The calcium-chloride dehydrator is a combination water-vapor absorption tower and solid chemical bed desiccant unit. The passing of the gas through the upper bed of anhydrous calcium chloride forms a concentrated brine of approximately 1.40 specific gravity. The bed settles as the calcium chloride is consumed from the bottom and will give efficient dehydration until only 2 ft of bed remains. The brine formed drips down into an absorption section that has three to five self-circulating trays. In the absorber section, the brine absorbs water from the gas as it flows downward by gravity from tray to tray, countercurrent to the wet gas rising from the bottom. The brine is continuously recirculated on each tray as a fine mist, when it is picked up by the gas at the tray nozzle. The specific gravity of the brine, at the bottom of a five-tray column, is normally between 1.15 and 1.20. Because of the low cost of the calcium chloride, the brine is considered expendable and dumped into a pit along with any free water produced by the well.
It is the efficient utilization of the calcium-chloride brine in the absorption-tray section that makes the use of calcium chloride as a drying agent economically feasible. Inasmuch as the unit consumes calcium chloride in direct relation to the water vapor contained in the gas at operating pressures and temperatures, the needed time of recharging the bed can be forecast accurately. The calcium-chloride pellets that are used for charging the dehydration unit are especially made for this use.
We have found the following faults with the calcium-chloride wellhead dehydration unit.
The field men do not like to recharge the units because the salt dust is irritating to the skin and the old method of recharging where the drums were lifted to the top of the 20-ft unit was unwieldy. Recently we have been using a vacuum blower for loading the beds, and the men prefer it, although it needs some minor mechanical improvements.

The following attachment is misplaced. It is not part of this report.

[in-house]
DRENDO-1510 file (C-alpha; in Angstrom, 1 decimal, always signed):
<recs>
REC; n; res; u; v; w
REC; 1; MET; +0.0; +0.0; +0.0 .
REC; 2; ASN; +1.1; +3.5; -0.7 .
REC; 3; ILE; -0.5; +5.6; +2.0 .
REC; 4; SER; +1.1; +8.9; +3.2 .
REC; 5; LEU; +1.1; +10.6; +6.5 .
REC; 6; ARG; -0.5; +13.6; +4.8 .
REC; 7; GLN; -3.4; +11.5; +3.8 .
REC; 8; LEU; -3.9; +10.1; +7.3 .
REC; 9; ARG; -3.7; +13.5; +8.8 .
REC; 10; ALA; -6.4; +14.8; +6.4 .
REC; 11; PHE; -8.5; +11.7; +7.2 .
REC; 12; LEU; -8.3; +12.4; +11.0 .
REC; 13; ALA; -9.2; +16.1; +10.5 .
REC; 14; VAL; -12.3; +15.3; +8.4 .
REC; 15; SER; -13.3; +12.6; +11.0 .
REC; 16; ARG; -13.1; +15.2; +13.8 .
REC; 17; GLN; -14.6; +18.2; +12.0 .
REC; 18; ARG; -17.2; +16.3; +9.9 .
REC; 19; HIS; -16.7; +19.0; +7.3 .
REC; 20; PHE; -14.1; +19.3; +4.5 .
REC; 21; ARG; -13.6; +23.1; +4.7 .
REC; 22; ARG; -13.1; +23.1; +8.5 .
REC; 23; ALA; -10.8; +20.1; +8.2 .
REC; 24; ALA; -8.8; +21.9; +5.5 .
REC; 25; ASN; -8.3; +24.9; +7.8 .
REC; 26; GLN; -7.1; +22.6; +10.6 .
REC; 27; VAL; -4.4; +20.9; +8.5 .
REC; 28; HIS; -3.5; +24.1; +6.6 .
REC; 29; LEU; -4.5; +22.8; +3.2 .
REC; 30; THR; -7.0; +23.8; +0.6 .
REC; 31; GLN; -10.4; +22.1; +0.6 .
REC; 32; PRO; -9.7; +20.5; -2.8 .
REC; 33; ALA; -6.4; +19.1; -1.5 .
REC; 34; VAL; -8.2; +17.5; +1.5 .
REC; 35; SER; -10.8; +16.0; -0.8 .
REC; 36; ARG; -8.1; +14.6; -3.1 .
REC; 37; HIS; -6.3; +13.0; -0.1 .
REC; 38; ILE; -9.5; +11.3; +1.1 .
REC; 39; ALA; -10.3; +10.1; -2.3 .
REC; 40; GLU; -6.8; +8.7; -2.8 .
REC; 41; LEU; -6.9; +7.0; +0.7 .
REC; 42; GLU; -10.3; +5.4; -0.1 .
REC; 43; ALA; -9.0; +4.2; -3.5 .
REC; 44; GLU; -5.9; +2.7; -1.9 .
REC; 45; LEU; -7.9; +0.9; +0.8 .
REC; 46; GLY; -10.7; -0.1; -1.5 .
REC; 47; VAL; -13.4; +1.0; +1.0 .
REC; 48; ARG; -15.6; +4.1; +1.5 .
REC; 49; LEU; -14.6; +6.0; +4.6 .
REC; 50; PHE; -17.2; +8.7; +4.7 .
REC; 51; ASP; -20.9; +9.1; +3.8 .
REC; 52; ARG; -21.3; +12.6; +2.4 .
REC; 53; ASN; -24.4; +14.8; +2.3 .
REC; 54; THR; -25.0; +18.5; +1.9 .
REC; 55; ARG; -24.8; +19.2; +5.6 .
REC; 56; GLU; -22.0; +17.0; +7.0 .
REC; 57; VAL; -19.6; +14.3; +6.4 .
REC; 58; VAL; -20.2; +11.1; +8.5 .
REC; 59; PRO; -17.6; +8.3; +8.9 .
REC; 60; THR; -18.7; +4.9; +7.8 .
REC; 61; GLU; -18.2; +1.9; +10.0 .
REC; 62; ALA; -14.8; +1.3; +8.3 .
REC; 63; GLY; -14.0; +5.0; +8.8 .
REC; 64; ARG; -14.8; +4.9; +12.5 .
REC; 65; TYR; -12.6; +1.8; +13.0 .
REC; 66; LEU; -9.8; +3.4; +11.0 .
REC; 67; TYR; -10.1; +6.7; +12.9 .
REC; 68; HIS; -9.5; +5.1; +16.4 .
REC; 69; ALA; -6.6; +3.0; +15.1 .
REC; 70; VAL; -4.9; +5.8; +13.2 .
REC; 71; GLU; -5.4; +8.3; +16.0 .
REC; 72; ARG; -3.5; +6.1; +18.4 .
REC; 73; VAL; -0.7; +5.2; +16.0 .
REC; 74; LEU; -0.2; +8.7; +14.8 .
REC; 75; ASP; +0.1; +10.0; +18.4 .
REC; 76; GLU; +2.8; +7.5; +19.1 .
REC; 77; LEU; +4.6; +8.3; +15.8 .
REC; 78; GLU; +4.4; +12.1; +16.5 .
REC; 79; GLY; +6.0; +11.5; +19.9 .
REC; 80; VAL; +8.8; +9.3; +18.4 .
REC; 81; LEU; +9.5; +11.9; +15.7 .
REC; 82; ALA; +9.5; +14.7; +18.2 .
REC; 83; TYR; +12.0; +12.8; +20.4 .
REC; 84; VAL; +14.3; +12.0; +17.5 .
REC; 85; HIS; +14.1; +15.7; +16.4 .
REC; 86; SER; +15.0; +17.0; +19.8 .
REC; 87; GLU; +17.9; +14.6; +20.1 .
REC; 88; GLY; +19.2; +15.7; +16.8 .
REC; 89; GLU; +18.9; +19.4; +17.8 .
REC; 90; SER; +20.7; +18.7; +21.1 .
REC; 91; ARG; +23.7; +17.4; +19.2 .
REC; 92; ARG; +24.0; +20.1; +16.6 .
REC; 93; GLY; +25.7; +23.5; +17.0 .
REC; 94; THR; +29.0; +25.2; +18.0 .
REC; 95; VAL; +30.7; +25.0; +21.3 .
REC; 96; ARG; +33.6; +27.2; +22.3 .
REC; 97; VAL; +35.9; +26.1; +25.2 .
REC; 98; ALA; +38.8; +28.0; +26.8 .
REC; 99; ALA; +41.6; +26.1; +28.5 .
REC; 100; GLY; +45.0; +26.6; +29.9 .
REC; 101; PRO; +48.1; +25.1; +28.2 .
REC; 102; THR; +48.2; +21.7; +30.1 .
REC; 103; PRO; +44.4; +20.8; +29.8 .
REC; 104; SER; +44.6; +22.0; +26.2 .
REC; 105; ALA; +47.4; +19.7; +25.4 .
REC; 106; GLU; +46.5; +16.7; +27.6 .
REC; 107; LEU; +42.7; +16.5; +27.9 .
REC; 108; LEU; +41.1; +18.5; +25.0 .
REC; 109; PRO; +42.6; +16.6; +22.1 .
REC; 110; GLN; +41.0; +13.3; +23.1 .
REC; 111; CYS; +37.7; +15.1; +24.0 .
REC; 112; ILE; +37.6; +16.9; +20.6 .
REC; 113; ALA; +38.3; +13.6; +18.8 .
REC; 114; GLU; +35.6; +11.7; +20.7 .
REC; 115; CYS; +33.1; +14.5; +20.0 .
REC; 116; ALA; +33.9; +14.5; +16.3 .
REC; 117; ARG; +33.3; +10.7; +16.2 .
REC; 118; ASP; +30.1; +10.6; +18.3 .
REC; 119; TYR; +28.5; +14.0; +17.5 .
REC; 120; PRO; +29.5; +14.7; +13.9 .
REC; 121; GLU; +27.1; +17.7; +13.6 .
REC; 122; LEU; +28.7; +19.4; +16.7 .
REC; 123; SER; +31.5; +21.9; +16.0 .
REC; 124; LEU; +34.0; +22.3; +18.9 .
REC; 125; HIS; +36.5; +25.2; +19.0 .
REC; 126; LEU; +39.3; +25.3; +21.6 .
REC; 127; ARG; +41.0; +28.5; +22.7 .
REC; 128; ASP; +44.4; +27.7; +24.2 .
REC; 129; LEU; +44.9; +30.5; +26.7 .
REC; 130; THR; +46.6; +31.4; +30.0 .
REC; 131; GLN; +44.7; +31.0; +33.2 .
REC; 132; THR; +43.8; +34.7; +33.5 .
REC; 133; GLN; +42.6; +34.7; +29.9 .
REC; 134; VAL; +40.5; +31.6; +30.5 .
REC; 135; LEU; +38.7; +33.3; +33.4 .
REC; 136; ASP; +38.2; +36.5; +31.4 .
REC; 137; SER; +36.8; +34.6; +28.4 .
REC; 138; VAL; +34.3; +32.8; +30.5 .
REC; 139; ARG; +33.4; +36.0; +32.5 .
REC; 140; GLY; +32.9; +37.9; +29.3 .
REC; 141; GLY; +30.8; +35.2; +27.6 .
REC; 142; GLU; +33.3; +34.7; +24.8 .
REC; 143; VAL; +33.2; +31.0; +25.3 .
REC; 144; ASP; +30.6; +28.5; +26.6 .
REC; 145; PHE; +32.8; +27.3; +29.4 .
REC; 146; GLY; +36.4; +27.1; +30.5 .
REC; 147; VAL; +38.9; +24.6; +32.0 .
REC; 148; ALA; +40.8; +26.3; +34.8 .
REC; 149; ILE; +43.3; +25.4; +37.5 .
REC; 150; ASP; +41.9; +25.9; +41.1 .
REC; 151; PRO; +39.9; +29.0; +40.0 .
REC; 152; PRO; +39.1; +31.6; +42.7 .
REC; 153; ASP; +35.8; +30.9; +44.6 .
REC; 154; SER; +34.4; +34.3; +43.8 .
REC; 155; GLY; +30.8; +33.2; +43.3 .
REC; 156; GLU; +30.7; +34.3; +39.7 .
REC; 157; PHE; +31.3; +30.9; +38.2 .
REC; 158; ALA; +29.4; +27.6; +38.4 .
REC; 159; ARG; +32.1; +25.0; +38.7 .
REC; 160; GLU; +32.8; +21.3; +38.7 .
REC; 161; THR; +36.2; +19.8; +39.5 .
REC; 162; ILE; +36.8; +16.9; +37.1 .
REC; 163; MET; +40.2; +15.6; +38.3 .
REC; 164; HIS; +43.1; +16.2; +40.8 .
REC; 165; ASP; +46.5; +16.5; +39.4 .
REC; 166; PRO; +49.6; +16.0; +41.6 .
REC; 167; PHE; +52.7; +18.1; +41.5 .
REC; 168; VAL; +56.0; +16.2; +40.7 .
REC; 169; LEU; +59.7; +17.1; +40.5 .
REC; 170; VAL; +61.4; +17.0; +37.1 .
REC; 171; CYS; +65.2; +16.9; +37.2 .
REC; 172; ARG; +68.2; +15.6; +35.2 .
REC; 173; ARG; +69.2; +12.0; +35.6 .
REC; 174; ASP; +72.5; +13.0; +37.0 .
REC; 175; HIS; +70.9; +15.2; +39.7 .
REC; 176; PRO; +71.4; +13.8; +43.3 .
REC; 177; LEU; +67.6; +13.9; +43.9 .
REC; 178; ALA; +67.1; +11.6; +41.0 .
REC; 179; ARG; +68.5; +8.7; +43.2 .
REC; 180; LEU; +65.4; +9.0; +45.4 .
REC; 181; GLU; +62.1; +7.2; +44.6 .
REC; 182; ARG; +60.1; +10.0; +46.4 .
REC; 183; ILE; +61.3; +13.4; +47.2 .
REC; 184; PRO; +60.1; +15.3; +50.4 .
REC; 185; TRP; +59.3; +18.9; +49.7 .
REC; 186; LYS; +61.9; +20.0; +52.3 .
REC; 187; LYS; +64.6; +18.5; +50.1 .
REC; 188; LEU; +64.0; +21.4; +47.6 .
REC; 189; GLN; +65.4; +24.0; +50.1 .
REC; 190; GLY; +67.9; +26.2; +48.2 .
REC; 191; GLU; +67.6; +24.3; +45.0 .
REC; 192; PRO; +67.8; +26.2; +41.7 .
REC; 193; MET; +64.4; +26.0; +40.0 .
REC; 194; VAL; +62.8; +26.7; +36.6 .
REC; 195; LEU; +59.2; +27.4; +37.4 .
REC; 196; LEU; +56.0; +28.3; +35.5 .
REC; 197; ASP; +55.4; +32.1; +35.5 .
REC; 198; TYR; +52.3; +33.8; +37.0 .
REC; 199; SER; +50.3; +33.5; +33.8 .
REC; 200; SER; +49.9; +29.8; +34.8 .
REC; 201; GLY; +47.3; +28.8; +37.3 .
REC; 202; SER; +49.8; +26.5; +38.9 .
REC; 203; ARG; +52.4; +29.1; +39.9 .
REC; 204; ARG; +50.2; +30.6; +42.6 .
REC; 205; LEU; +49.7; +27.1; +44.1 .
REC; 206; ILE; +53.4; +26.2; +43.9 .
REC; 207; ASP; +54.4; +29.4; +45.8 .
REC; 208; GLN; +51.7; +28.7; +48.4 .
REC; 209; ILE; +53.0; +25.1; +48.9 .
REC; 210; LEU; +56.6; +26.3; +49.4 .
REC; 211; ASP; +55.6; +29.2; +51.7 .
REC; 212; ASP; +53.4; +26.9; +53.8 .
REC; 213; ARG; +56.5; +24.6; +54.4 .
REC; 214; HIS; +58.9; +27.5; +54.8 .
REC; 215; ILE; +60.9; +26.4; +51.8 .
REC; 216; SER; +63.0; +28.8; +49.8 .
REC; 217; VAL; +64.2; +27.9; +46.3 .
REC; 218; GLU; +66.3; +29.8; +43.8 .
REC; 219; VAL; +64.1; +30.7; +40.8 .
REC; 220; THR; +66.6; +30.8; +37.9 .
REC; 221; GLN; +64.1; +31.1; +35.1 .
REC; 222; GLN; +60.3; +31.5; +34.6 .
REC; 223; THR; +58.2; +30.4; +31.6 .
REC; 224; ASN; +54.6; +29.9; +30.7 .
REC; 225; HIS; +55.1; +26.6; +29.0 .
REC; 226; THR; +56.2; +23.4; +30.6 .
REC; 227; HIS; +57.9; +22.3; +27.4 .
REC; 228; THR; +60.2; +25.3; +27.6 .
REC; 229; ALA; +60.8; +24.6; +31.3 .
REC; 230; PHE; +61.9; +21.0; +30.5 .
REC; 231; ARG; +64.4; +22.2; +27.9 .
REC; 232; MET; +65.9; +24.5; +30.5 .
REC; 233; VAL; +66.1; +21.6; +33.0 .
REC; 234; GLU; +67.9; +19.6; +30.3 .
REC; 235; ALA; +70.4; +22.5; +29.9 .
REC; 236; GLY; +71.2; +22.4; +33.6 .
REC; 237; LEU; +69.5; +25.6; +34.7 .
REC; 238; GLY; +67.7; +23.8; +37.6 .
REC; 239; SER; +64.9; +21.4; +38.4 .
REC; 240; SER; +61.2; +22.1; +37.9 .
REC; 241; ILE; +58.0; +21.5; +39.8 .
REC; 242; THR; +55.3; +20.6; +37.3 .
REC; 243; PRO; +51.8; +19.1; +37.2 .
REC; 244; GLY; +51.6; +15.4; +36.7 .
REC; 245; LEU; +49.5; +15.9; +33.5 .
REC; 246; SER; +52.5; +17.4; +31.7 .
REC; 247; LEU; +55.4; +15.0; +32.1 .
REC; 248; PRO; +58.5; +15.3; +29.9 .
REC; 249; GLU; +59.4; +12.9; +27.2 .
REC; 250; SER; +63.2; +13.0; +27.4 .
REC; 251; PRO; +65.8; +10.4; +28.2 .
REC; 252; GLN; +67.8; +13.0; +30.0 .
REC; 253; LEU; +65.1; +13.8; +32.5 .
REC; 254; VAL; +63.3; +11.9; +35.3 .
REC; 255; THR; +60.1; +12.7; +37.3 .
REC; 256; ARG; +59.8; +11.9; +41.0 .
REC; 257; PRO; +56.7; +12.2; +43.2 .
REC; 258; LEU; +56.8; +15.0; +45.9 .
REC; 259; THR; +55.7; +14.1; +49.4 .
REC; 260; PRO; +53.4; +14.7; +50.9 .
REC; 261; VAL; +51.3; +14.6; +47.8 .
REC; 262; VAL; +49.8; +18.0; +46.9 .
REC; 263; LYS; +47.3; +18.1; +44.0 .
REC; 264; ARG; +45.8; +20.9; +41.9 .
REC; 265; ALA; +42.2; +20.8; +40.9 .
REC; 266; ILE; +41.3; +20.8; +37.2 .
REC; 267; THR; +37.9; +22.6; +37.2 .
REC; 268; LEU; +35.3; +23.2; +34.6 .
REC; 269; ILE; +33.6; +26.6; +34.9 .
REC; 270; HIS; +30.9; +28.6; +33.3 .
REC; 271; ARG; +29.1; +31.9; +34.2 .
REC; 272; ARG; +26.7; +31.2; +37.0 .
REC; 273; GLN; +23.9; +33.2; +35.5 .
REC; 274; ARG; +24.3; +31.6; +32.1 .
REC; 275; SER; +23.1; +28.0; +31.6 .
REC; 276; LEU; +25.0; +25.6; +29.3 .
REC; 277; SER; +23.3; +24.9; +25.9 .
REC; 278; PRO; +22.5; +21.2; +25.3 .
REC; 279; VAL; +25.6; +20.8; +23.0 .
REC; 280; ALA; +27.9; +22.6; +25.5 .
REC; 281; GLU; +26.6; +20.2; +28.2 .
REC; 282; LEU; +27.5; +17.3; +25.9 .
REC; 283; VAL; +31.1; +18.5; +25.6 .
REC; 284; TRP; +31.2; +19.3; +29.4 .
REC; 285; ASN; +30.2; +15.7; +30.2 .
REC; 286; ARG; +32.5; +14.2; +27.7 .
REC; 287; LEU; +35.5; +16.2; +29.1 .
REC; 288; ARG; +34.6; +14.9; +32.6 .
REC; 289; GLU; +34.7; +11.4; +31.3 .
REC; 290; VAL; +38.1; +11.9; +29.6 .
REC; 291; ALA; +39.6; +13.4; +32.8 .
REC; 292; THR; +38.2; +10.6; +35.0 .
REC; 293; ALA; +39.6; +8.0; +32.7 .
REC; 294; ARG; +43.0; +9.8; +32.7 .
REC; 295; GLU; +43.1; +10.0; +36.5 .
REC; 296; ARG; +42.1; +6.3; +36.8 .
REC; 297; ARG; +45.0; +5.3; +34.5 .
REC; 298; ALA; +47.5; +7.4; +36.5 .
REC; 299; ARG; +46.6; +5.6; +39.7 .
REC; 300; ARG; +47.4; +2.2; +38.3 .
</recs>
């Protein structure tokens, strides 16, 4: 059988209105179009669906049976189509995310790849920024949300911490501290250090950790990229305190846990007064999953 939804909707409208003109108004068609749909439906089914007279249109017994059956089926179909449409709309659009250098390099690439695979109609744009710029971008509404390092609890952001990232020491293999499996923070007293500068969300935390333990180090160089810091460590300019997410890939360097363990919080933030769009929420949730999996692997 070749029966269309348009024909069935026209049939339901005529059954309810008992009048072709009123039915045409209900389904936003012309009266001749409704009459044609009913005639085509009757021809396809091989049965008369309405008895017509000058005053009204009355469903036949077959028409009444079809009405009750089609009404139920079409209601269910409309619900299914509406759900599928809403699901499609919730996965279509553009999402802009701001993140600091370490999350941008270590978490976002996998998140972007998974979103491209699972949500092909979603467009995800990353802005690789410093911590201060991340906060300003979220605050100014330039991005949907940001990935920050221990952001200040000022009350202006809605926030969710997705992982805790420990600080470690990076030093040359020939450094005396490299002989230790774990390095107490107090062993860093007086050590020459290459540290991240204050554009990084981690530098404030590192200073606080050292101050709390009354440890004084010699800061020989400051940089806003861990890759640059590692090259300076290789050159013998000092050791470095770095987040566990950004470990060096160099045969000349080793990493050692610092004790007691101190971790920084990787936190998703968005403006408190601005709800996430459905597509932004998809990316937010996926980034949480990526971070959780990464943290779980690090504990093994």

The field men have no way to check the effective dehydration, except by visual inspection of the bed or running a dew-point test.
The fire tube has burned through on most of the old units, and trouble has been experienced in keeping the heaters lighted. These are mechanical problems that either have been corrected or can be. We have this trouble with all heater and regenerator fires because of the strong winds and rough terrain.
Solidification of the brine dump line occurs on approximately 2 percent of the units per year. On gas flow conditions below 70F, this phenomenon vary rarely occurs. This is minimized on those units where we know it occurs by steam cleaning in the fall. We occasionally experience plugging of the separator water dump line on the glycol dehydration units due to deposition of salts.
The calcium-chloride bed channels and bridges on approximately 5per cent of the San Juan basin units and 10 per cent of the Big Piney field, Wyo., units, thus reducing the effective dehydration. The use of large pellets of calcium chloride reduces channeling and bridging. Steam cleaning the bed section reduces channeling and bridging. No conclusion has been reached as to the effectiveness of plastic lining the bed section to reduce this problem.
High daily temperature variation to as much as 50F increases channeling and bridging. The use of the vacuum-blower bed loader reduces channeling and bridging by eliminating most of the powdered calcium chloride. When recharging the bed by dumping the calcium chloride from the barrels it is shipped in, the powdered material is sometimes dumped into the unit. This fine material on absorption of water vapors forms a semi-impervious mass that causes the gas flow to concentrate, thus resulting in a channel. If this mass reaches across the bed and bonds to the side wall, a bridge will be formed that will support the pellets above. The field men, on visual checking of a bridged bed, may assume the unit does not need recharging.6. On unsaturated gas streams, calcium-chloride units are not as effective as other types of dehydration.